On Thursday, April 21, 2016, music icon Prince was found unresponsive in an elevator at his Paisley Park studios at the age of 57. A week prior to his death, Prince was having difficulties with his health including having the flu, which cause the Purple One to postpone an Atlanta concert for one week. That Atlanta concert would eventually be his last performance.
Similar to legends who’ve died before him: Luther Vandross, Rick James, Whitney Houston, and Michael Jackson, Prince was one of the faces of pop music in the 1980s. With hits such as “Purple Rain,” “Kiss”, “When Doves Cry,” and “Diamonds and Pearls,” Prince is one of the most influential artists of all times with everyone from Lenny Kravitz to D’Angelo to Miguel to newcomer Ro James have been inspired by him.
Born Prince Rogers Nelson on June 7, 1958, Prince began his musical career at the age of 19 with his debut album, For You, in 1978. Four other albums followed, the self-titled Prince, Dirty Mind, Controversy and 1999, respectively. However, it was the mega success of the movie and soundtrack Purple Rain that ushered Prince to icon status. Throughout his career, Prince would eventually sell millions of albums, win numerous awards, star in two other movies, and discover talent such as The Time, Apollonia 6, Vanity 6, Sheila E., and Carmen Electra(yes that Carmen Electra).
My introduction to Prince was in 1984. At the age of 3, I was obsessed with the Purple Rain soundtrack, specifically “When Doves Cry.” I remember my dad ordering the cassette tape from Columbia House(remember them?) and seeing that album displayed at all my uncles, aunts, and babysitters’ homes. Even before going to Sunday School, I had to hear “When Doves Cry.” Thankfully, the adults in my life began to educate me on Prince’s music prior to Purple Rain.
Back then, every household did not have cable, a computer, or had no idea what the hell the Internet does. All I had was my relatives’ albums, including the 12-inch and the small 45 singles, and the record player. That’s how I discovered the Dirty Mind and Controversy albums. As a kid, I was intrigued by this man wearing make up, coiffed hair, and wearing black bikini draws. Even then, I knew I was going to be different from the rest of the boys.
Prince’s marriage of masculinity and femininity intrigued me. The 80s was filled with androgynous images including the masculinity of Grace Jones and Annie Lennox. Prince wore make up, lace outfits, and high heels. He was the most beautiful man I’ve ever seen, even at the age of four.
Cut to my freshman year of college. I was reintroduced to classic Prince by the way of The Rose Supper Club. The Rose was a popular two level death trap of a nightclub in my hometown of Montgomery, Alabama and was in walking distance of Alabama State University. Every Tuesday, all the college students and locals filled that death trap, sipping on 30oz cups of Blue Muthafuckas, and dancing to the hottest music in the city.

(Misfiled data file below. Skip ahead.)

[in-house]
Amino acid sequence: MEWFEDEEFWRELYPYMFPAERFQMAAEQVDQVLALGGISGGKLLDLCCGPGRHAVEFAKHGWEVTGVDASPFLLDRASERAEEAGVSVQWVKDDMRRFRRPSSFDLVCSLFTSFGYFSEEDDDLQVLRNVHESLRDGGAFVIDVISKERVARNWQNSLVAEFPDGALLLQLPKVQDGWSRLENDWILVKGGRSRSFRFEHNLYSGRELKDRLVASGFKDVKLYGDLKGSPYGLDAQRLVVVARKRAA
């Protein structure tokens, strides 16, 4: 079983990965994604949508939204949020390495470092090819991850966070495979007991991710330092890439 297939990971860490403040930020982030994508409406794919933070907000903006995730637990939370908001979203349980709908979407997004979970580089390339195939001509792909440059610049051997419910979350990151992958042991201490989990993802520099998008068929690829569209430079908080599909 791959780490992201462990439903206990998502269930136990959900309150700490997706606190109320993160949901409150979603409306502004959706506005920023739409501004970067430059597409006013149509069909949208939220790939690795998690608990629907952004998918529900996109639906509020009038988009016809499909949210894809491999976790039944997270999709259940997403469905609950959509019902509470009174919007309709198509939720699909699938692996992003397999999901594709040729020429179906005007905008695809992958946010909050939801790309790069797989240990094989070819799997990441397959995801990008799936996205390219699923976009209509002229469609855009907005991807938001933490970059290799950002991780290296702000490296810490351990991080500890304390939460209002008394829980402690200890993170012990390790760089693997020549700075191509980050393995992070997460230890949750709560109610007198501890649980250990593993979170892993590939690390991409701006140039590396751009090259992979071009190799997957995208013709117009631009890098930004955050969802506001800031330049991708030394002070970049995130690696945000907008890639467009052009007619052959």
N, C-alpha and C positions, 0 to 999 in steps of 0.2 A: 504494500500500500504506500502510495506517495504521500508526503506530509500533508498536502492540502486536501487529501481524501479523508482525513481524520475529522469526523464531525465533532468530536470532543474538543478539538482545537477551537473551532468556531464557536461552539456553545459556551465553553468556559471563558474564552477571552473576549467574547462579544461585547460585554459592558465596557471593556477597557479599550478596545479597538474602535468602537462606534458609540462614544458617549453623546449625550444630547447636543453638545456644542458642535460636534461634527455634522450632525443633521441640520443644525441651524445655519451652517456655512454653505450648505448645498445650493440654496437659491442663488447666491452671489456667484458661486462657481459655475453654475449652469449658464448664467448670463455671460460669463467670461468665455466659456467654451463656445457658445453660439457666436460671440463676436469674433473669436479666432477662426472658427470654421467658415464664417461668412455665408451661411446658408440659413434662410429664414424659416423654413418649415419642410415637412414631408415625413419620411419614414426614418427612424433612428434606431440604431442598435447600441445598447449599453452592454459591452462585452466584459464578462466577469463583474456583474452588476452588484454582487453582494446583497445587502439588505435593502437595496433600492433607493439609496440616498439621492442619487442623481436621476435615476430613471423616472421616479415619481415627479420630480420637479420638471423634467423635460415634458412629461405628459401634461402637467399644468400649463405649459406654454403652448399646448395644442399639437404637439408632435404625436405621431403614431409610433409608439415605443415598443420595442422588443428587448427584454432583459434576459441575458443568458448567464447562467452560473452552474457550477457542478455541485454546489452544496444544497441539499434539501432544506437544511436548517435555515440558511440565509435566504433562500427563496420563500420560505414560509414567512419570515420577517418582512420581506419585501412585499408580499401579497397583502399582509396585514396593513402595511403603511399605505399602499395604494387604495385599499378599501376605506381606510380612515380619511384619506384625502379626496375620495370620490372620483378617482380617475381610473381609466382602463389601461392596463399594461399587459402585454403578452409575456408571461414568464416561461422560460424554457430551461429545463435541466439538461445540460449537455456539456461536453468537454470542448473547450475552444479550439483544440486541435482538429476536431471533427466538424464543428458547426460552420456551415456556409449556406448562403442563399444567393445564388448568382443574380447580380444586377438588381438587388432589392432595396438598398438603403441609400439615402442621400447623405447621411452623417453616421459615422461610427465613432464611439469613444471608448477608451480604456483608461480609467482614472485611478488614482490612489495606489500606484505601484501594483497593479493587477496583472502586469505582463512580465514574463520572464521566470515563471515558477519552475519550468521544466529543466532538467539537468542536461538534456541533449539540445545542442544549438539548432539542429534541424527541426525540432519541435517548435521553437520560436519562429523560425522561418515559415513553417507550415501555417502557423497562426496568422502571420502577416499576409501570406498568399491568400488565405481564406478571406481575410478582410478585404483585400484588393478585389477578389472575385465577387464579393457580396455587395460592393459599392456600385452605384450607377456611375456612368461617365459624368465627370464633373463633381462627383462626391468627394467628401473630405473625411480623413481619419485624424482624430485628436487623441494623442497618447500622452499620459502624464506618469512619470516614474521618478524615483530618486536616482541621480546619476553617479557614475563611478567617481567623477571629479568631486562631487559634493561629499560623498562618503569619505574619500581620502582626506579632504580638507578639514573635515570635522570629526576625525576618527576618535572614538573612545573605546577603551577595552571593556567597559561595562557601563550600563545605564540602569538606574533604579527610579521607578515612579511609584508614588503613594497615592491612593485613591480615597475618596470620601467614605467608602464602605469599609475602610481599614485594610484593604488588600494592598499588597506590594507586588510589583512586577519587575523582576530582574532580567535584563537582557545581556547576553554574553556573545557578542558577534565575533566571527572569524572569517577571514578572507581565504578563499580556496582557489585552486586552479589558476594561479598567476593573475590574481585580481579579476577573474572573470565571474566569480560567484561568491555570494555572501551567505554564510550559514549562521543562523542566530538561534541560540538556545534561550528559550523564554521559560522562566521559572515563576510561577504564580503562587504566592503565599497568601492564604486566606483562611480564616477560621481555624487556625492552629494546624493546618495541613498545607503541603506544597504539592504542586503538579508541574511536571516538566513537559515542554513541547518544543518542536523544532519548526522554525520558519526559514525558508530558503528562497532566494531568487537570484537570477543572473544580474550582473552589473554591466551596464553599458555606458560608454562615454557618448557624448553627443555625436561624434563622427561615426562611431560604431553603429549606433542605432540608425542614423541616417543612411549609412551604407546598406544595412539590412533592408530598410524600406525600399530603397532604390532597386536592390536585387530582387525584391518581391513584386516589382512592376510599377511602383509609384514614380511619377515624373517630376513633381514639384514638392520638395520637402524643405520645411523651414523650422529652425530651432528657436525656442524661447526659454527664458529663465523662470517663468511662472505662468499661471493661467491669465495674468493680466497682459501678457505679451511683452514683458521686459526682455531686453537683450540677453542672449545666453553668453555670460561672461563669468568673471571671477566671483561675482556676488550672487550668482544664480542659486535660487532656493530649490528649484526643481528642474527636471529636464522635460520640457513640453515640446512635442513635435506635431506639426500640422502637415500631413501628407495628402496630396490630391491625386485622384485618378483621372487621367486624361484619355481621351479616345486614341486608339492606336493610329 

Somewhere in between Juvenile’s “Bak Dat Azz Up” and someone taking Three Six Mafia seriously and literally tearing the club up, the DJ would put on a 15 minute old school set. The bassline of Vanity Six’s “Nasty Girl” would summon all the girls(and undercover gays) to the dance floor, blended with “Erotic City,” one of my fave Prince track. It was something about “Erotic City” that had me grinding my hips and doing Prince-esque gyrations to the beat on the nearest speaker.
Besides the music and the artistry, I have always admired Prince’s self-expression. Prince gave no fucks about what anyone thought of his music or image. He was going to do Prince regardless. He didn’t allow people to put him in a box or label him to make themselves feel comfortable.
Prince represented for all those little boys who have always been told they were, “different,” or “had too much sugar in their tank.” Those boys, like myself, whose masculinity is always being questioned, their sexuality being labeled, or made to feel inferior for wanting to color outside of the lines.
Prince showed the world that black masculinity isn’t cookie cutter; it comes in all expressions. Black masculinity isn’t all about being the most thuggish nigga on the planet, it can also be expressed by bridging the gap of what is considered masculine and feminine. The new generation has the likes of Miguel, Odell Beckham Jr, Jaden Smith, Frank Ocean, and Young Thug to be inspired by. My generation had Prince and Michael Jackson as inspirations.
Regrettably, I’ve never been to a Prince concert nor will I ever have the chance. However, his music and legacy flows through my creative bones. Thanks to Prince, I’ve learned to embrace my sensuality and sexuality, be comfortable in my own skin, and most importantly, always think outside the box.
Prince, thank you for giving the world your artistry. Thanks for blessing us with nonstop party anthems, sensual slows jams, and your political commentary. Thank you for inspiring creative introverts everywhere who express themselves with their talent. Thank you for inspiring little boys like myself for being comfortable with embracing their individuality and not allowing people to put you inside a box. Although you’re no longer on this Earth, your music, legacy, and inspiration will continue to live on. You will be miss and I love you. Jimmie.